Monday, September 30th, 2013
When people talk about chasing investors for their business idea it often sounds like they’re chasing after free money. But the simple fact is there’s no free lunch in business.
Investors aren’t gift givers. Investors supply the capital to get your idea off the ground with an expectation of getting their money back with a premium.
They’ll ask you one big question: “What’s in it for us?” Equity in the business? Control? Or cash?
If they’re a smart investor they know exactly how to calculate their expected return multiplied by an appropriate risk factor. And they’ll compare that to alternative investments. The only way you can really beat the smart investor down is to get them on board with your ideas – where they accept greater risk or less returns because they believe in you.
But this is where the trade-off occurs. You have to also ask yourself what’s in it for you?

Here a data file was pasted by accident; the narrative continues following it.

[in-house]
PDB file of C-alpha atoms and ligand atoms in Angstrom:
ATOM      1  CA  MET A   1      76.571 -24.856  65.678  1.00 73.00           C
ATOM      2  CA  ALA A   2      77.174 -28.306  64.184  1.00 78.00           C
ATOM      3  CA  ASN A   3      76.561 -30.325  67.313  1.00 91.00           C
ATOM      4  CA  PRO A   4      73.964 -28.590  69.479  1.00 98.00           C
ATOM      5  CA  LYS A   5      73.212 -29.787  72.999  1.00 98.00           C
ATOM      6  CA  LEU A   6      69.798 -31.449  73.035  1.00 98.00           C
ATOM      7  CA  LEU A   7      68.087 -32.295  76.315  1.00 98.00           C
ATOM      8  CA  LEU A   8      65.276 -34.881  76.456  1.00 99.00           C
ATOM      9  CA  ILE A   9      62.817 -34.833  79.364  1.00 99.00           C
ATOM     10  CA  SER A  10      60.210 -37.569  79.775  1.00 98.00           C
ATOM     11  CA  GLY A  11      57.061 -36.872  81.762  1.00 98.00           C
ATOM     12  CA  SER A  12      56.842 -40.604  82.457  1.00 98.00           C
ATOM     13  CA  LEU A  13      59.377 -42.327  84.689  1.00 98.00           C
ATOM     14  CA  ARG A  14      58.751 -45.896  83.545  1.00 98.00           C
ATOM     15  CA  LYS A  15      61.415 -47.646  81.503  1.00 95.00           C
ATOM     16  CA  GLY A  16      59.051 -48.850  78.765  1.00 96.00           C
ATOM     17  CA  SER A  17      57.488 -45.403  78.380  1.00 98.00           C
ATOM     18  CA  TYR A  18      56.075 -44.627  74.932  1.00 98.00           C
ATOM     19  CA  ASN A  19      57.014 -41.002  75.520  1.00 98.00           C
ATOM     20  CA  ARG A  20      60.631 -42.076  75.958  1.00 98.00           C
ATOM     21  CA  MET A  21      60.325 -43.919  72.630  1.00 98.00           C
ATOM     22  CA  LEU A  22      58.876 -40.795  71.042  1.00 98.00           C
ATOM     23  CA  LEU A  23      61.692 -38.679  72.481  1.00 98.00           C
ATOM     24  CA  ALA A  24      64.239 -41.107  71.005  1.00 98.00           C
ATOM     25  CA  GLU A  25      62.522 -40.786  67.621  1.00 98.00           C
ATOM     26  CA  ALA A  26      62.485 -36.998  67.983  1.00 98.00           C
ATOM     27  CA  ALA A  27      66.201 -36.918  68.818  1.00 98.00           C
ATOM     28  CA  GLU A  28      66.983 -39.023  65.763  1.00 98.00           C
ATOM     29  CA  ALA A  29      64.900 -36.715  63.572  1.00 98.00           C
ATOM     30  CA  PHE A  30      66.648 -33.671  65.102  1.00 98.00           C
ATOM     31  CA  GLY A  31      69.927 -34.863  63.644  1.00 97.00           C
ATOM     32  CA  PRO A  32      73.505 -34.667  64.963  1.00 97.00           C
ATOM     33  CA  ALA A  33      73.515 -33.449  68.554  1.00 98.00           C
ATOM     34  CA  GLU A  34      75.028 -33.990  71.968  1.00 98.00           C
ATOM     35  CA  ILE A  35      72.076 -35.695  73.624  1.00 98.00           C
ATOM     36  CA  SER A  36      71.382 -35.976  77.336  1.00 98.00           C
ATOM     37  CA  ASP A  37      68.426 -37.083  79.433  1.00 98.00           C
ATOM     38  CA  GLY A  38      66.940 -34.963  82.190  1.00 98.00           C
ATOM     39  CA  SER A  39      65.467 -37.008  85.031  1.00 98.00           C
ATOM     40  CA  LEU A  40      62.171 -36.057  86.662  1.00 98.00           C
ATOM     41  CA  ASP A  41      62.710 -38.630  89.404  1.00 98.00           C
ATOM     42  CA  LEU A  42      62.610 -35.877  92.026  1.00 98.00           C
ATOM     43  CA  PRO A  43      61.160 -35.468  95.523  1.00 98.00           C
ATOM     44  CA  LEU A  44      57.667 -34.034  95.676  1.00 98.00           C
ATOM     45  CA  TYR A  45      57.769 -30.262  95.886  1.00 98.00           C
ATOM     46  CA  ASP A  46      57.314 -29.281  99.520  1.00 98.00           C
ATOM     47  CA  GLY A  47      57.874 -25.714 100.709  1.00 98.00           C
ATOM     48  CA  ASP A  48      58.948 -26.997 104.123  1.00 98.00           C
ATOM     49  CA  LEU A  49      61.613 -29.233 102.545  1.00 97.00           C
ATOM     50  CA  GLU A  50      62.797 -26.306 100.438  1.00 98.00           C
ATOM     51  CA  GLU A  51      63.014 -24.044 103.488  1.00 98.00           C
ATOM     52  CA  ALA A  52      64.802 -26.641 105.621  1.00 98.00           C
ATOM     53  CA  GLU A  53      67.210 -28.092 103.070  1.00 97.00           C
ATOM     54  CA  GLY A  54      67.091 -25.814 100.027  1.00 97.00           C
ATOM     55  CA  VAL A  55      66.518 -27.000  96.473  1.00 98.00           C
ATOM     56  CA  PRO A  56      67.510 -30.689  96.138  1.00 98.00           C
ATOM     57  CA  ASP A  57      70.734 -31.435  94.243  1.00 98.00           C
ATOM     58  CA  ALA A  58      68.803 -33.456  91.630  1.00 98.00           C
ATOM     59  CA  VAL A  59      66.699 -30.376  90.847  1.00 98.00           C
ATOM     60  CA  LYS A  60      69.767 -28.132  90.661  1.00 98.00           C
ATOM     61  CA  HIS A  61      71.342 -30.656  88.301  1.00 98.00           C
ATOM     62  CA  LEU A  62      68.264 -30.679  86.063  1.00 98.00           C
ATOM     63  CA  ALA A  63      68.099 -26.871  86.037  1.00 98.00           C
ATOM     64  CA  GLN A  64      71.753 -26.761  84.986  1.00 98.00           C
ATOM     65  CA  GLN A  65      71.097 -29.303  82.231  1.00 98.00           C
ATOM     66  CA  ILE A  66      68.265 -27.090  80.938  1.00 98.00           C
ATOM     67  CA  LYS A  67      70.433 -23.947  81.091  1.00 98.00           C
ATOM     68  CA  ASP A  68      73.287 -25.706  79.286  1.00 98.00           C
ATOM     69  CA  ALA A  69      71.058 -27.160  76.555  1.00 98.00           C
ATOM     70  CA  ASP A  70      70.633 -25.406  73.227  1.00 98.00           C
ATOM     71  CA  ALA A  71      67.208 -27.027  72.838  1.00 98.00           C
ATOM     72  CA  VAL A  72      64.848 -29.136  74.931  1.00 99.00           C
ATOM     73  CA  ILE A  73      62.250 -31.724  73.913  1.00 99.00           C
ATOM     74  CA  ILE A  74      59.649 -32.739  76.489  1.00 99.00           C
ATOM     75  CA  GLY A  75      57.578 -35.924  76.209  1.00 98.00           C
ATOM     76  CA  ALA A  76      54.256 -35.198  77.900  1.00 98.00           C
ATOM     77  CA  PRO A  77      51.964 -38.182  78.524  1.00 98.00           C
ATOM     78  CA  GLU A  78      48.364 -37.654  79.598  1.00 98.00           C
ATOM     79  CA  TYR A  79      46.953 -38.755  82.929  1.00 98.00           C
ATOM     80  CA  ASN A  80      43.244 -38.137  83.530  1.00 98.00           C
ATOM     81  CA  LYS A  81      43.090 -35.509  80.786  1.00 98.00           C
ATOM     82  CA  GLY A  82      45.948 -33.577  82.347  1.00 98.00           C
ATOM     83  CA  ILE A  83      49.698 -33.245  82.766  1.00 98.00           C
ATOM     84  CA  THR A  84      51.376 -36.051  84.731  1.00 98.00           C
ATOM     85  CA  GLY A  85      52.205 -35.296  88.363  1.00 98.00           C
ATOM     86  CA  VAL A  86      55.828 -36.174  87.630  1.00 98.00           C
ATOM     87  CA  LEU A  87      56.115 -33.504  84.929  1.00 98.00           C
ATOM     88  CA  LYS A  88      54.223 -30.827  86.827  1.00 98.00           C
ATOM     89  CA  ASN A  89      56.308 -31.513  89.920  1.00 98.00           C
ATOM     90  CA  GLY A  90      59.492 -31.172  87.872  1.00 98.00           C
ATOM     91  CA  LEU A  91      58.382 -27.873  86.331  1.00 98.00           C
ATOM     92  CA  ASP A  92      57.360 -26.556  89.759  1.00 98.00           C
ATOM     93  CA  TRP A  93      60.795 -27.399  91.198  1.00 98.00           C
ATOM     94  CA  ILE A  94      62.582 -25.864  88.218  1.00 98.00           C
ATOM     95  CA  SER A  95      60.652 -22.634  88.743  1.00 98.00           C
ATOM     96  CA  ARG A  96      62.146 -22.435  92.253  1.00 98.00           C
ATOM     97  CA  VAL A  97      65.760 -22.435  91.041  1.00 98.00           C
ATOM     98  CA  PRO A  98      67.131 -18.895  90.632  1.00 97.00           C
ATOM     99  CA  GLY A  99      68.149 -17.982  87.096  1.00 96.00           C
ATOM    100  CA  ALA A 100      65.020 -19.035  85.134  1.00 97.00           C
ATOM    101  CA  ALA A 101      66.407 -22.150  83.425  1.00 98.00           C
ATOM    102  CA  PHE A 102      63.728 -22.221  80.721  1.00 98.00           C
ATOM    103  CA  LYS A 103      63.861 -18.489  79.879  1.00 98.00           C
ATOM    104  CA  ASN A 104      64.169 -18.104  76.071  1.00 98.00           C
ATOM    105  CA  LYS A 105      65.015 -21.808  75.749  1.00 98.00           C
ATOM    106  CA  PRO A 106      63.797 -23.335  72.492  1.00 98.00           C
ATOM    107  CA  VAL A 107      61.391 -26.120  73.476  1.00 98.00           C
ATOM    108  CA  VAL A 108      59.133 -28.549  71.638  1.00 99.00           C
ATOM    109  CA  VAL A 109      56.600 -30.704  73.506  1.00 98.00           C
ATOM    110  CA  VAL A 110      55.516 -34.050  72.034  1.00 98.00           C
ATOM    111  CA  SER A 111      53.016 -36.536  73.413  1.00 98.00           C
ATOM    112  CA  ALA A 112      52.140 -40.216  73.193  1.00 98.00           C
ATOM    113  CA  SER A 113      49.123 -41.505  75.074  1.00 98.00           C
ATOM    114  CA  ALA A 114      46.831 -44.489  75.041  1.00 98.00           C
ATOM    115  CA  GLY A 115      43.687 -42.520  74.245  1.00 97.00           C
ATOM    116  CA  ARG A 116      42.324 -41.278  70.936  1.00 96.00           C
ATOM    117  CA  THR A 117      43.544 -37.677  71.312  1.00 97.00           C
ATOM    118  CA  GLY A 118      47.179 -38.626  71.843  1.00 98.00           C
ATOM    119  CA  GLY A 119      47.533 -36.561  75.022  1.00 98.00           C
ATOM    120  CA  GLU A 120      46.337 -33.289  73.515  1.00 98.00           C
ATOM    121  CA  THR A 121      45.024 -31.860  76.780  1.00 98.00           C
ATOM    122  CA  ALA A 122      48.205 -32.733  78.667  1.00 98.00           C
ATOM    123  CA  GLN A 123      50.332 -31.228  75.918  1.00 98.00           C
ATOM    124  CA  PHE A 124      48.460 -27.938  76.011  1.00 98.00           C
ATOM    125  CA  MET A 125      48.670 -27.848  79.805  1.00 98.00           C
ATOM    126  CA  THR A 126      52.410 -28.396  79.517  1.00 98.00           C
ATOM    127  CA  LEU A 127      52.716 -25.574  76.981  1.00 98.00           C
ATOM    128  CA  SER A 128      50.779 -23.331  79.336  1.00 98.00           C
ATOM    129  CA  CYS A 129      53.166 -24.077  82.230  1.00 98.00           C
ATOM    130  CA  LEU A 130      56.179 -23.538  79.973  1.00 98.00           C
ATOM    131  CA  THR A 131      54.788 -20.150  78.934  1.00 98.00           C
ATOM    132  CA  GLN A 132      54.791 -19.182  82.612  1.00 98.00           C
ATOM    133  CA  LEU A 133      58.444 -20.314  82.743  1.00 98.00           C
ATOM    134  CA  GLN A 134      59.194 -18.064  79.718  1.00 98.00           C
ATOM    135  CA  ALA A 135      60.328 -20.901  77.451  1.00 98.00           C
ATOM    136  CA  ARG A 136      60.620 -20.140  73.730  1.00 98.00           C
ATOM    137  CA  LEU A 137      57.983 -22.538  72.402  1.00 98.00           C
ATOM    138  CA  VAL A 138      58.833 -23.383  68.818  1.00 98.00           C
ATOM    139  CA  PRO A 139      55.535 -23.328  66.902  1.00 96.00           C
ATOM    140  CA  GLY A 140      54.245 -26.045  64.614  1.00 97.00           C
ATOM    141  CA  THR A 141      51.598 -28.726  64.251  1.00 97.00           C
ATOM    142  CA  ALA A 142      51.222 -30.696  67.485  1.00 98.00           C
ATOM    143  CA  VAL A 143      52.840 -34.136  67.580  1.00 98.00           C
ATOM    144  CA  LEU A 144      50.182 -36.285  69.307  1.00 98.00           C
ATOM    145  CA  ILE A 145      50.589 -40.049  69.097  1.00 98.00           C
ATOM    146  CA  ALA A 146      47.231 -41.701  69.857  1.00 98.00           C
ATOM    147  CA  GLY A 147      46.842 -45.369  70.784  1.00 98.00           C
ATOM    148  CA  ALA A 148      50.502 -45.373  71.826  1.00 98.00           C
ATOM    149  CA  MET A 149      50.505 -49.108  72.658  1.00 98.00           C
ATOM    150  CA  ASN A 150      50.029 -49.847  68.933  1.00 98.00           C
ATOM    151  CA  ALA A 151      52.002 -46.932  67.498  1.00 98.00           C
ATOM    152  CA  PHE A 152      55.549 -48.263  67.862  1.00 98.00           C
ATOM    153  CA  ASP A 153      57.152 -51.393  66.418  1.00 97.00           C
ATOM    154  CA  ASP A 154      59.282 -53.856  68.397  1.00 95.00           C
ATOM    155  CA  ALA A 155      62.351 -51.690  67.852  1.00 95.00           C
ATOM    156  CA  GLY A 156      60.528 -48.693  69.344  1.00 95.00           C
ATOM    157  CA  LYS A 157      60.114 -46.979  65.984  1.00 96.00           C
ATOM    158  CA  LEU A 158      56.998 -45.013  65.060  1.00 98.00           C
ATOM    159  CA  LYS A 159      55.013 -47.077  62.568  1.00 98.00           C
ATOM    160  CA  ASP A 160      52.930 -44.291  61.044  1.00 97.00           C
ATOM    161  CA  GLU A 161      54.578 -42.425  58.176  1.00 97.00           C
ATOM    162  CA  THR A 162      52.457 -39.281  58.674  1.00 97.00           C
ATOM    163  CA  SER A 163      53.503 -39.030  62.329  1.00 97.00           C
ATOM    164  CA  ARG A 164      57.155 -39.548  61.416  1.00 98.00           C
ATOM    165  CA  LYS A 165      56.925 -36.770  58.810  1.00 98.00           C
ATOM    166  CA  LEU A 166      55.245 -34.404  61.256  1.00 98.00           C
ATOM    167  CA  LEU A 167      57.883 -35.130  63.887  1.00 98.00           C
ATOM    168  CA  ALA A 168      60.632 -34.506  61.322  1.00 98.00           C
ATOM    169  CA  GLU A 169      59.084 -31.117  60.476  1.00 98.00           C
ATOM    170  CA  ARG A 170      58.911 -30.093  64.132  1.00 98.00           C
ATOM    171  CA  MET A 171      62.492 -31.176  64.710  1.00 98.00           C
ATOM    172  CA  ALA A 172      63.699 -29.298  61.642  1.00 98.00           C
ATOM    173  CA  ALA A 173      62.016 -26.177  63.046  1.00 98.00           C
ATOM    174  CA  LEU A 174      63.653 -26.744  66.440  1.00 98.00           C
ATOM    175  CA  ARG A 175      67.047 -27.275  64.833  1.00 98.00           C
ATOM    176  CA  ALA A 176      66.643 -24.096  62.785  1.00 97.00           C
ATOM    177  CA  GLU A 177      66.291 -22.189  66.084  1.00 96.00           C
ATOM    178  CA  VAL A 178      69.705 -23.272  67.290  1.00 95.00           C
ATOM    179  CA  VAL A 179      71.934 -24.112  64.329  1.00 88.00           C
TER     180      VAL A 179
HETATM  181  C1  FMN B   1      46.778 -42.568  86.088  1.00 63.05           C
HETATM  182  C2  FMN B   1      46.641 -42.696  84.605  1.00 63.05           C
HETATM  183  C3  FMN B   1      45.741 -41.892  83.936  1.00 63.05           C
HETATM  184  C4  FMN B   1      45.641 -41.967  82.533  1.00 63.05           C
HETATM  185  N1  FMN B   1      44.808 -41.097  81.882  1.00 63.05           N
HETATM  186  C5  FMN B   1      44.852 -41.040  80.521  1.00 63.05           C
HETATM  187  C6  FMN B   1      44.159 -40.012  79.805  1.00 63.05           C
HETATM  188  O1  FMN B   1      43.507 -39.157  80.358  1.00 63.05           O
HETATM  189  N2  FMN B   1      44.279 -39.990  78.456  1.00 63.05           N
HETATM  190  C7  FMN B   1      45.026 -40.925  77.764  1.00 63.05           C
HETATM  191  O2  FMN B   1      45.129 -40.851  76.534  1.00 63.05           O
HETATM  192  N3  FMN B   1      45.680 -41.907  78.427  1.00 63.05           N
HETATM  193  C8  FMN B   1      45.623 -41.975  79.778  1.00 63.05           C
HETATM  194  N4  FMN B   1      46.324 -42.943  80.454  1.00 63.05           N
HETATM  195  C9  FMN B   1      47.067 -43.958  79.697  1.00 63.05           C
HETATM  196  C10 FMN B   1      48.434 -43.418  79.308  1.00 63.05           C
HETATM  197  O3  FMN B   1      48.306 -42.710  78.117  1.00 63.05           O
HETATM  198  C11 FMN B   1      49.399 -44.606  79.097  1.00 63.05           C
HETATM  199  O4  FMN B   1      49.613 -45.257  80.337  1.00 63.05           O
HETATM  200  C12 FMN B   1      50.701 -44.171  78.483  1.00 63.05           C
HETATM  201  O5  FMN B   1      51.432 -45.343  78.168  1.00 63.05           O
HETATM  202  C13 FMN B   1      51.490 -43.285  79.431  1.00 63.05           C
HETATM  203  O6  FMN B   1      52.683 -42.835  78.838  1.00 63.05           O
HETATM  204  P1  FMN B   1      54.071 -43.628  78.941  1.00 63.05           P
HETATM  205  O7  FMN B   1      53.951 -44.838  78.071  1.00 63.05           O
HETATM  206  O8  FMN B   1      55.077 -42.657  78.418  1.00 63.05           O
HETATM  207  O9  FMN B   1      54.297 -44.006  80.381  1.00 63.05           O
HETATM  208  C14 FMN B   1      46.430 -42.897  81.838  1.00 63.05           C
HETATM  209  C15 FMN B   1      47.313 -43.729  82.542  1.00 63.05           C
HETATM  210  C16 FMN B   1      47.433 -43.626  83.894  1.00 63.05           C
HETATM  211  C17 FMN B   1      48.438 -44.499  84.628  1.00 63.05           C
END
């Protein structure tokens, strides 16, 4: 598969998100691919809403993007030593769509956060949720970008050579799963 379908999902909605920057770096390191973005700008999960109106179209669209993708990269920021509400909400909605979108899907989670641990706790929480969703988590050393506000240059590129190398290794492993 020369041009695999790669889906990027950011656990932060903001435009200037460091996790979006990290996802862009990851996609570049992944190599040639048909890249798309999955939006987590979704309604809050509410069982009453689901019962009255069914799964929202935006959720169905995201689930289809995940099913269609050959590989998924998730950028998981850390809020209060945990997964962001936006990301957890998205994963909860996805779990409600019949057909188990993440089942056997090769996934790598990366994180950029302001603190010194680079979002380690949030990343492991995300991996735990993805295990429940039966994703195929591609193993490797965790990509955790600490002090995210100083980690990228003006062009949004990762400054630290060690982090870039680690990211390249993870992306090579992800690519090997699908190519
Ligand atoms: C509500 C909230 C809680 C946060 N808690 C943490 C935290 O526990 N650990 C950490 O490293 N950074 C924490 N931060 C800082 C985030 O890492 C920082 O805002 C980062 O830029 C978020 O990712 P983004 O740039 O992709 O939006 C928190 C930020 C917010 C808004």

Without an investor you could possibly bootstrap your idea. Slow growth. True. But you retain ownership of the business and control of the direction your idea takes. Any cash in the door can be fed directly back in without the pressure of returning that $20,000 with interest to the investor.
Bringing other people into your idea can be as difficult. What if there’s a tussle for control over the business’ direction, but they own all the assets or you owe a significant amount of money? It’s not hard to find examples in business where passionate people find investors or partners who end up redirecting the business to another direction and booting the original person out onto the footpath.
For Morgan’s Barn Mead the bottom line is about the direction to take our ideas and retaining our ethos that there are no rules in Mead Club.
And it’s a major concern, at least to me, that making good mead doesn’t pressure us towards entering the market as just another faux-wine traditional mead follower. That market is well served and constantly filling with new entrants. Rather, we’re about carving a niche and owning it. Not just with brand and story, but with innovative products.
Investors and partners will always be a temptation. But you have to choose those paths carefully.